Paul Duxbury, the managing director of Nasaleze, arrived in the Isle of Man by an interesting series of events, which unfolded over the past 60 years. His father bought a sports car from Nasaleze founder Mike James’ brother in the 1950s. Back in 2000, the James brother showed Mr Duxbury an interesting invention – the powder now known as Nasaleze – and he immediately saw its potential.
Mr Duxbury had been working in the export business for many years, as he says, “I love people. You have to in this business, when it’s all about travelling and meeting new people.”
Founder Mike James, a chemical engineer, had originally invented Nasaleze in a bid to stop the sneezing fits of his young son. It is the world’s first powdered nasal spray. Says Mr Duxbury: “We are breaking new ground. Everyone is used to liquid sprays for the nose but not powders.”
Nasaleze is a patented product and is classified as a medical device around the world. It is a completely natural cellulose powder from organic plant extract. Rather than being a cure or medicine, it prevents allergic reactions by acting as an unnoticeable gel barrier to nasal irritants. Likened to an invisible pollen mask, it traps impurities effectively, and helps allergy sufferers.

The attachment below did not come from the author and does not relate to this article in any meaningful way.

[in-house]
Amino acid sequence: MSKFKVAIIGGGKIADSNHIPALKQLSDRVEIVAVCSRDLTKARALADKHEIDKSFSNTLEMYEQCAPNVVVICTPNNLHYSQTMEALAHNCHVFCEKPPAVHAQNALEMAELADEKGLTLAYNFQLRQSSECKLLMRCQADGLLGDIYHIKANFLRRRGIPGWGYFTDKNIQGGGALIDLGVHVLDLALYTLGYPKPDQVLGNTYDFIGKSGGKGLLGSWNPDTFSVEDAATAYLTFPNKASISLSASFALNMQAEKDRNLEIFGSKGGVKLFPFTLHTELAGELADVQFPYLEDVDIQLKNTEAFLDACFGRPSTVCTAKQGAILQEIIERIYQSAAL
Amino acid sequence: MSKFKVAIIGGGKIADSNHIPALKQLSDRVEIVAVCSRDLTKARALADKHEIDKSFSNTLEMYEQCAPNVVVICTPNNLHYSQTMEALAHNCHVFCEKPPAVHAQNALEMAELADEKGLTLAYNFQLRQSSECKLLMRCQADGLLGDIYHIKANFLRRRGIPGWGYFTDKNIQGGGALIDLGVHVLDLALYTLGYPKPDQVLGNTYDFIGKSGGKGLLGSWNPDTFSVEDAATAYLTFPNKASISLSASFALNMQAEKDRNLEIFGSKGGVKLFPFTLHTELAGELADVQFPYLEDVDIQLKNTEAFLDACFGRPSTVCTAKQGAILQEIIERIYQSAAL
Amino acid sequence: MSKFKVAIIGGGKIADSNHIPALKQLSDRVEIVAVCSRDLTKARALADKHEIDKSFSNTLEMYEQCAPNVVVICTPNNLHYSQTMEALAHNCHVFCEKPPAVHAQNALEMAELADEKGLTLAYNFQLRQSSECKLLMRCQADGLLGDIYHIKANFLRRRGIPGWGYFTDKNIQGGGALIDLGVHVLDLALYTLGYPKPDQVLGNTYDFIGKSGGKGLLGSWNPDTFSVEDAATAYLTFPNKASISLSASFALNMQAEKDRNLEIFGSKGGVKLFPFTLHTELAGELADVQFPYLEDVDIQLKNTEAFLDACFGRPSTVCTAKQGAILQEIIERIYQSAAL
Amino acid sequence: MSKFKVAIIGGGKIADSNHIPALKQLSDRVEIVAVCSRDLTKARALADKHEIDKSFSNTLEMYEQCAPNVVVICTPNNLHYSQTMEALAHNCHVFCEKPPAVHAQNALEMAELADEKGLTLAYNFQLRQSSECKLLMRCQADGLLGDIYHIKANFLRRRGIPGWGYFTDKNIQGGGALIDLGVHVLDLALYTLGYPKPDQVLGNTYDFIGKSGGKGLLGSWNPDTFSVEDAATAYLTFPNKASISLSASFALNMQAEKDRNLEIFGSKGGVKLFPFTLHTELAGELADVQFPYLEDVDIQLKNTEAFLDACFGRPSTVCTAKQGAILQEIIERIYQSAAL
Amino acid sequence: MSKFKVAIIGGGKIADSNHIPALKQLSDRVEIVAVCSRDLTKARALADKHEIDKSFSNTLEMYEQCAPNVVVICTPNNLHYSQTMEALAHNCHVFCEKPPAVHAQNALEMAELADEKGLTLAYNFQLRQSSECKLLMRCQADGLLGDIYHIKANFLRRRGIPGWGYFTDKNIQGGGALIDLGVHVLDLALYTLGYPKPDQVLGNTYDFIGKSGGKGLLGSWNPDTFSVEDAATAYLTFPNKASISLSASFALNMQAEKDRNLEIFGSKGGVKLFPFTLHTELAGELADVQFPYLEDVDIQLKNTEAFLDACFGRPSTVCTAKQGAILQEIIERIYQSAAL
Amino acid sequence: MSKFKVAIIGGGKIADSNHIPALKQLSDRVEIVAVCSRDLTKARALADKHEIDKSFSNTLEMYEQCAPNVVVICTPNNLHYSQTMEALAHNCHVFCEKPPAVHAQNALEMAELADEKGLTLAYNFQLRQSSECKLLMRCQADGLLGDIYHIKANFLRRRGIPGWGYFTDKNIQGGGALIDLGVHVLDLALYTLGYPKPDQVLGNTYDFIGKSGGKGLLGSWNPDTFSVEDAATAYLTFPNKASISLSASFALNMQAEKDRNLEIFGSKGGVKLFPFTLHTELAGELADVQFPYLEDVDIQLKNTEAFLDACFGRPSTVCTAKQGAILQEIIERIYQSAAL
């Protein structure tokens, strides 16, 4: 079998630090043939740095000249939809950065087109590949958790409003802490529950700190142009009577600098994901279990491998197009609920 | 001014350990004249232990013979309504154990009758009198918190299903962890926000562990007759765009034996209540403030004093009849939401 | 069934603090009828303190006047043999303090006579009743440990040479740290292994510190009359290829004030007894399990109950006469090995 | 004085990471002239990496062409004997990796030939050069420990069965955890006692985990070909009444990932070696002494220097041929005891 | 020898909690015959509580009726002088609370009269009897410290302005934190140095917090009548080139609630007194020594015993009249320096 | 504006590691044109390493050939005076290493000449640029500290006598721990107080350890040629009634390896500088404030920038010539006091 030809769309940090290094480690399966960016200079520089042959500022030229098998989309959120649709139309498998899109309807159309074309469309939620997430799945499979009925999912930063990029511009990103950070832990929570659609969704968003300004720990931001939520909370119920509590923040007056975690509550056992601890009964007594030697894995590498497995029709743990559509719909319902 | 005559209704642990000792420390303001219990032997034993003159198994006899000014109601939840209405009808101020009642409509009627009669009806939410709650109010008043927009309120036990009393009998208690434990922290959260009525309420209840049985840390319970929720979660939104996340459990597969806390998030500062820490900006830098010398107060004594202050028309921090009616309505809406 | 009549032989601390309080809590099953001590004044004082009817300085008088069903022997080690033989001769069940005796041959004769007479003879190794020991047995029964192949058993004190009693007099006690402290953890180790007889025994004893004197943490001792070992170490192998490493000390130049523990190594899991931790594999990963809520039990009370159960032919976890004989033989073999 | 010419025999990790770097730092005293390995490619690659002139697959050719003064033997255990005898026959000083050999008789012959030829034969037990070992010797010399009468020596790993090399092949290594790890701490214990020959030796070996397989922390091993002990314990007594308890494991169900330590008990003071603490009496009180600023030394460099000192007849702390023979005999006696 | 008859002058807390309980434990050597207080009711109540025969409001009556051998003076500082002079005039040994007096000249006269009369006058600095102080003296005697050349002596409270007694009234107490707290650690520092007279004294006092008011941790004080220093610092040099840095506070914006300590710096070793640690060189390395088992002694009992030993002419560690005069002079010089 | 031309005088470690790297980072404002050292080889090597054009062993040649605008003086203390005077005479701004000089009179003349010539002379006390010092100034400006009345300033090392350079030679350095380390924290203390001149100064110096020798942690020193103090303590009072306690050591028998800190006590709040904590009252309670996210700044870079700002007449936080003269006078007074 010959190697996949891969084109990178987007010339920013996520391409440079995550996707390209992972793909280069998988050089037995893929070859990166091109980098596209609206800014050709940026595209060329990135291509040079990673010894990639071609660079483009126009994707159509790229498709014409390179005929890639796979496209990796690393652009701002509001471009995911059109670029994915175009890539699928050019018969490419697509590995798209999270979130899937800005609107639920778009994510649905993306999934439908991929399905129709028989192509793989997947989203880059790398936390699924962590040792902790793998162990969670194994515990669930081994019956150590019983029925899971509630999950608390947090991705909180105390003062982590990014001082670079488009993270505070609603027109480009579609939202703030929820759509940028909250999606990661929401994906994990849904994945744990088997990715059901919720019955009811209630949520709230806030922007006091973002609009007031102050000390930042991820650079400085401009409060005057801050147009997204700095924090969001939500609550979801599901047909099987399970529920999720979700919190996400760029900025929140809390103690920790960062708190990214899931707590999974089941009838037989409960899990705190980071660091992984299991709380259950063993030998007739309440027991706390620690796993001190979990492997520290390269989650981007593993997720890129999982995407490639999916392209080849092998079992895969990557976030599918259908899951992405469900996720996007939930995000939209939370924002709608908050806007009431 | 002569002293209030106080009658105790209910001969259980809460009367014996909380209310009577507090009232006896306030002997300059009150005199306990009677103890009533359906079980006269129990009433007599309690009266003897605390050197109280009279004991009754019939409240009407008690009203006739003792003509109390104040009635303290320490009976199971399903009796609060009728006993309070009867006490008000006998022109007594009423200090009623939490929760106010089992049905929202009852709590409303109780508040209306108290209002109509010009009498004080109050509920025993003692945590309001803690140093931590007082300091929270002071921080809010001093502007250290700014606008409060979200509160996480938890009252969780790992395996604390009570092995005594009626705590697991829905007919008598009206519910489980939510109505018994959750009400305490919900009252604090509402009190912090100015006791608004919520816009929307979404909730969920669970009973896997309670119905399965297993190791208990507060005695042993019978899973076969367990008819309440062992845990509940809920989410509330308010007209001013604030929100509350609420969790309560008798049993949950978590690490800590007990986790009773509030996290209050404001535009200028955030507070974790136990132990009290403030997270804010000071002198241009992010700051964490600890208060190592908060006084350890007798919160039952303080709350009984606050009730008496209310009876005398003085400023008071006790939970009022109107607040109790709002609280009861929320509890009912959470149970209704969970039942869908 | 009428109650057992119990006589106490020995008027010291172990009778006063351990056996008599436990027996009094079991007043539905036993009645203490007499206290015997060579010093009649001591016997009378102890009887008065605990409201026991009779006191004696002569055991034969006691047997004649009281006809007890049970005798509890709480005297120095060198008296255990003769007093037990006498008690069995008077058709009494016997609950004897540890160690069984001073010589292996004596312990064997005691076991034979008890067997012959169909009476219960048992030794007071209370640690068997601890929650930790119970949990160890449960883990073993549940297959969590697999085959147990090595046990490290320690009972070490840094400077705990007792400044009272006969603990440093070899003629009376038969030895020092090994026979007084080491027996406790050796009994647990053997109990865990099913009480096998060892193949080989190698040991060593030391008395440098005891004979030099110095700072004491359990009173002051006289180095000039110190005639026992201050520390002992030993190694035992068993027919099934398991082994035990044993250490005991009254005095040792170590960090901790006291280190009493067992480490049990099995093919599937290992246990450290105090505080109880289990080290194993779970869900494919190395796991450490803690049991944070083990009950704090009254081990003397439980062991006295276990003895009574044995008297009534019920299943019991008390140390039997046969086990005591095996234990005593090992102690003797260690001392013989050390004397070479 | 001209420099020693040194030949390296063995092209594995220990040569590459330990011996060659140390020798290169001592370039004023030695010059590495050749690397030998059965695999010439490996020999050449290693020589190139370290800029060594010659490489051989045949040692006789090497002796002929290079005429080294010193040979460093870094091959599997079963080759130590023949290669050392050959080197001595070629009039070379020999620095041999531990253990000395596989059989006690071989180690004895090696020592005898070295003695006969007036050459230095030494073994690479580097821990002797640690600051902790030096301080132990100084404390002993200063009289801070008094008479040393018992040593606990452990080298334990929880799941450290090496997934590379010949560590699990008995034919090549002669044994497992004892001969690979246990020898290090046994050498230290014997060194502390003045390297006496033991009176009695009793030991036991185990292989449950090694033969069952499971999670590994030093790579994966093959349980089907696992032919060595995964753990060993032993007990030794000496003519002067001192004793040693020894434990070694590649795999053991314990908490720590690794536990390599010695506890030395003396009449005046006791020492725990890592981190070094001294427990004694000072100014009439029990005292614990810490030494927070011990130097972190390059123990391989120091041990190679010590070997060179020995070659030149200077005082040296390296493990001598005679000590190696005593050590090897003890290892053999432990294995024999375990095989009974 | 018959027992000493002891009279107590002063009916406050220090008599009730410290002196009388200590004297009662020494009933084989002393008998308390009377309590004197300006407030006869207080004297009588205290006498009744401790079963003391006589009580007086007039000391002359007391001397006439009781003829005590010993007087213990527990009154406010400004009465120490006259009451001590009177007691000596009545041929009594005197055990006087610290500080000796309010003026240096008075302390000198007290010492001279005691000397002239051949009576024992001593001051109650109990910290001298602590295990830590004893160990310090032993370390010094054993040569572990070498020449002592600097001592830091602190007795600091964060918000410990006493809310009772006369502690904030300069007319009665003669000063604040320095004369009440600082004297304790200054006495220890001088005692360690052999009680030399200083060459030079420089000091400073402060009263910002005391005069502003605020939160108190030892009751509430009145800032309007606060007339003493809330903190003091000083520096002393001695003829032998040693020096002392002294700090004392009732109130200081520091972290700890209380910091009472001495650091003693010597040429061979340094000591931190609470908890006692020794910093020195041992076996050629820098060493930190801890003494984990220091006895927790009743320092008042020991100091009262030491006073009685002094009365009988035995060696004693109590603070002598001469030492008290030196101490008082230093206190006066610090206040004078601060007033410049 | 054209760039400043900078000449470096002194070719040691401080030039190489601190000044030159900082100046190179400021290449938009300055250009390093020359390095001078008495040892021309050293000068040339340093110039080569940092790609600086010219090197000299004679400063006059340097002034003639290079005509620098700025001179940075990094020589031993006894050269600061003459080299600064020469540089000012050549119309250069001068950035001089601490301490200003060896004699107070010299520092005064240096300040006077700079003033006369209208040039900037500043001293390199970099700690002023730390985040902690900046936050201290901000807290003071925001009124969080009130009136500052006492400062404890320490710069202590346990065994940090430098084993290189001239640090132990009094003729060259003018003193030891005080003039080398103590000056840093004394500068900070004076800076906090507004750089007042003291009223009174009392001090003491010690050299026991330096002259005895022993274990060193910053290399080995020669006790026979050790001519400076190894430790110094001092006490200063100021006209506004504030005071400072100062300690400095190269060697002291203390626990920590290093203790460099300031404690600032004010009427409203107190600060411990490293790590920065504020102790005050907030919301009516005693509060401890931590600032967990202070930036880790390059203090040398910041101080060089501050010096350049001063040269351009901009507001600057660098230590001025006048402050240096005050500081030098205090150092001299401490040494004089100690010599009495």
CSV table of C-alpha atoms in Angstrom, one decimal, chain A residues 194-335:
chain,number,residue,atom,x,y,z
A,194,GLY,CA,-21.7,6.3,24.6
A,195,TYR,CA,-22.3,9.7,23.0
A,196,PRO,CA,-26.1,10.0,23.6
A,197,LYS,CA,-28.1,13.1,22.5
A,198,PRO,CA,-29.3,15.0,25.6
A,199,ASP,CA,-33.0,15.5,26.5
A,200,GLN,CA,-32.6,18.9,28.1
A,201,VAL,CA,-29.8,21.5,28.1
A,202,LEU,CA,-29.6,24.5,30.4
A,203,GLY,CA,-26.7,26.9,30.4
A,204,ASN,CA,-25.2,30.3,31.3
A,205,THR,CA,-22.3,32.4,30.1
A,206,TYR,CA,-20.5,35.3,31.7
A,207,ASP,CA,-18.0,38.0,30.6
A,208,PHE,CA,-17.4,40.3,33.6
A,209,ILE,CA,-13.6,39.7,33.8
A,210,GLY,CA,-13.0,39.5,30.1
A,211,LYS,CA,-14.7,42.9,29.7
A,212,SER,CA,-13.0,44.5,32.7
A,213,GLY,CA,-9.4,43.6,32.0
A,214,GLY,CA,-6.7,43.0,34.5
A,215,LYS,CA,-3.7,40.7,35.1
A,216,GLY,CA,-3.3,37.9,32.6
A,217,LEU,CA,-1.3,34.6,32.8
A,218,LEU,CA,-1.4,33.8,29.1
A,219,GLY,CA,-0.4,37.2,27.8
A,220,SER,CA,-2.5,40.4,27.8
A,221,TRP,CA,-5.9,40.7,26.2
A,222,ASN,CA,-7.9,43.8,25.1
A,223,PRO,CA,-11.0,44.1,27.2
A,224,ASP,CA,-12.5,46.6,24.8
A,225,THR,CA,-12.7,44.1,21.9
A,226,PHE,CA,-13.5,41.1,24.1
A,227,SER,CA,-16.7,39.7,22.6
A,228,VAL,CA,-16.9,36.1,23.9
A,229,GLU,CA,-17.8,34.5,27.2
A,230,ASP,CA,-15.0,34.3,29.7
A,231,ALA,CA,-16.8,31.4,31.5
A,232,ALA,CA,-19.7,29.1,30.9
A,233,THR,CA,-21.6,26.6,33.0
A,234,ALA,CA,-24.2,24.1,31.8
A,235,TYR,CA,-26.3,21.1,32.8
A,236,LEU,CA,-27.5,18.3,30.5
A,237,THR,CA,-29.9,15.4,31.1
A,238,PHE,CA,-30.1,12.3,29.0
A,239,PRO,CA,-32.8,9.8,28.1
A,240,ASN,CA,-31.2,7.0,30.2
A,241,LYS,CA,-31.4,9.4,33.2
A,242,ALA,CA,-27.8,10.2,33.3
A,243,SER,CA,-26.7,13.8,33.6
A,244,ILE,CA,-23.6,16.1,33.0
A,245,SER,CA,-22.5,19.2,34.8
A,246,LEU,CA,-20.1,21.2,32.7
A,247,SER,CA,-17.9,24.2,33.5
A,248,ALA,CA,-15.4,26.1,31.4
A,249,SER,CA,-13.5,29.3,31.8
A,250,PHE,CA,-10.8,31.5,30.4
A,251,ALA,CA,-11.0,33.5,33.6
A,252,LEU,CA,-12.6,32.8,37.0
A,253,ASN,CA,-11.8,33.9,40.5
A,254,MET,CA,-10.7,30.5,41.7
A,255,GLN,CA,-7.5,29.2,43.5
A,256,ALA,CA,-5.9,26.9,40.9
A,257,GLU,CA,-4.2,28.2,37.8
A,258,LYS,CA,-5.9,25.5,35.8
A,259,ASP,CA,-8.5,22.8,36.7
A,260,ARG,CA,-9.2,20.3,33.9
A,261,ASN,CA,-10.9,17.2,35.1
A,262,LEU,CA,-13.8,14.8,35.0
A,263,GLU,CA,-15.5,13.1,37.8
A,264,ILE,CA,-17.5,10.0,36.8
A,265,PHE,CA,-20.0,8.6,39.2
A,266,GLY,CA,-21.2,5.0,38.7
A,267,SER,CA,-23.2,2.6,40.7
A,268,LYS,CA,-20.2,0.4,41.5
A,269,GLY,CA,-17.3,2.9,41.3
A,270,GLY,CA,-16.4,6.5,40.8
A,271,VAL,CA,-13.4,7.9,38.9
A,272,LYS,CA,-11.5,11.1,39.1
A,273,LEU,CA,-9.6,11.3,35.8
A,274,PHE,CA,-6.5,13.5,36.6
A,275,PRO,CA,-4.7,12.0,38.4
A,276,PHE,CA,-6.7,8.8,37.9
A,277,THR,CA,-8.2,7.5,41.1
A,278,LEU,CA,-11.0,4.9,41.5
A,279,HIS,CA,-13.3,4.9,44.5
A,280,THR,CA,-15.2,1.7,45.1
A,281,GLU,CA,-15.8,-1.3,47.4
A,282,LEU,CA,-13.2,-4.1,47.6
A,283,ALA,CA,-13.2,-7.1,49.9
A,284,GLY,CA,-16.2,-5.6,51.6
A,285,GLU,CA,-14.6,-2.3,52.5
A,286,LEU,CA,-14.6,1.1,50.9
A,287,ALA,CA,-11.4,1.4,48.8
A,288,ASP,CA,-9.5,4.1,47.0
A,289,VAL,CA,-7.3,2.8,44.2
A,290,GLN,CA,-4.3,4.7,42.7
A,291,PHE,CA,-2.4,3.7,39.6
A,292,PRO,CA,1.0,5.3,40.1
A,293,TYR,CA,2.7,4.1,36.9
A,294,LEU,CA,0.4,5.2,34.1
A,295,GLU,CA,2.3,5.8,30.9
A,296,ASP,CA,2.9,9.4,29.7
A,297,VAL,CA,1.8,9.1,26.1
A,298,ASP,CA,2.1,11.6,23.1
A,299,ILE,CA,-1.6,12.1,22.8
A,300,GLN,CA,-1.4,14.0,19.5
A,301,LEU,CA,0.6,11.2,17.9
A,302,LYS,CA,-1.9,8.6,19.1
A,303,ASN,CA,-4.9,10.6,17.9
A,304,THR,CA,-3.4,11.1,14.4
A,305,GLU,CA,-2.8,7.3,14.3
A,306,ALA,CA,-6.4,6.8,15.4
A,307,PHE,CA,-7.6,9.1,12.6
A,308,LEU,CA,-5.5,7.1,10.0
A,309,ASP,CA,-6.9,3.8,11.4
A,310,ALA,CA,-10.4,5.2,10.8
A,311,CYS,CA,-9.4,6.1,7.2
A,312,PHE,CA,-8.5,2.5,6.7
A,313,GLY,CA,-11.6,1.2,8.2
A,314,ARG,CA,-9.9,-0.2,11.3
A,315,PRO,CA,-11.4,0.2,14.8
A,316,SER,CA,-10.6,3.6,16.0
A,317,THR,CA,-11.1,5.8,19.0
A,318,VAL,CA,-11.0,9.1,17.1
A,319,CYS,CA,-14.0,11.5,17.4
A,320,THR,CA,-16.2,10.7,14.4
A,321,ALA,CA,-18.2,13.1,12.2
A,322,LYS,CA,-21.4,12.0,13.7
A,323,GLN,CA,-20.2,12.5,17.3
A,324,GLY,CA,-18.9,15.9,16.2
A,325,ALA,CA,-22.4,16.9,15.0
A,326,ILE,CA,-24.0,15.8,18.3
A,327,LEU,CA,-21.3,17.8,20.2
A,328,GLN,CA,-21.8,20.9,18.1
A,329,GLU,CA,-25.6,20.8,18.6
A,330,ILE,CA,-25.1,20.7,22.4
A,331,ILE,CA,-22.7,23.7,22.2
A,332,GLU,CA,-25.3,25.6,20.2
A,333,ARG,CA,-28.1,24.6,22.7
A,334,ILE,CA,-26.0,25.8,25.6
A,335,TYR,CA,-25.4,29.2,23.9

Professor Richard Lewis and Prof Jean Emberlin (UK top allergy expert) both from Worcester University have said that Nasaleze is a remarkable discovery. In the last clinical trial done on the product this year, Prof Nils Aberg from Queen Silvia’s Children Hospital in Sweden, the lead author of the study said it is as effective as a steroid in dealing with symptoms of allergies, without the side effects.
While it was a successful device from the start, commercial growth was slower on the uptake. “If you’re launching a new invention, you have to be prepared to invest in quality clinical trials to prove that it’s good, that it works. We had to invest £750,000 on several international clinical trials,” says Mr Duxbury.
The company finally launched in 2002. Today Nasaleze sells two million bottles a year with contracts in over 100 countries, partnering with larger pharma companies. The biggest markets are Russia, Eastern Europe and the United States.
Nasaleze has two factory units in Ramsey, totalling more than 5,000 square feet. Its sales team is based in Douglas. There is also a sales office in Holland, which runs the Far East & Eastern European markets.
“We’re on the verge of significant growth,” says Mr Duxbury. “nearly half our turnover comes out of Russia and Eastern Europe. Our sales in Russia have grown 72 per cent on the previous year.”
Why Russia? “We’re selling two products there - Nasaleze, and a garlic product for cough and cold prevention. Russians have a long history of garlic use for that purpose. It’s known as the ‘Russian penicillin’ because for many families it was the only affordable medicine . . . garlic is backed up by many scientific studies as an efficient cold prevention.”
Nasaleze also invented Nostrilvet, which as the name suggests is Nasaleze for horses. “Horses used to live outside in the fields. Since they were brought in to live in artificial indoor environments, they’ve developed allergies,” says Mr Duxbury by way of background.
The biggest markets for Nostrilvet are Germany and the US.
Nasaleze is stocked by Holland & Barrett, Sainsbury’s, Morrisons and Asda in the UK, and Walgreens & CVS in the US. Plans are well underway to launch a Boots own brand in 2014.
Tel: +44 (0)1624 611050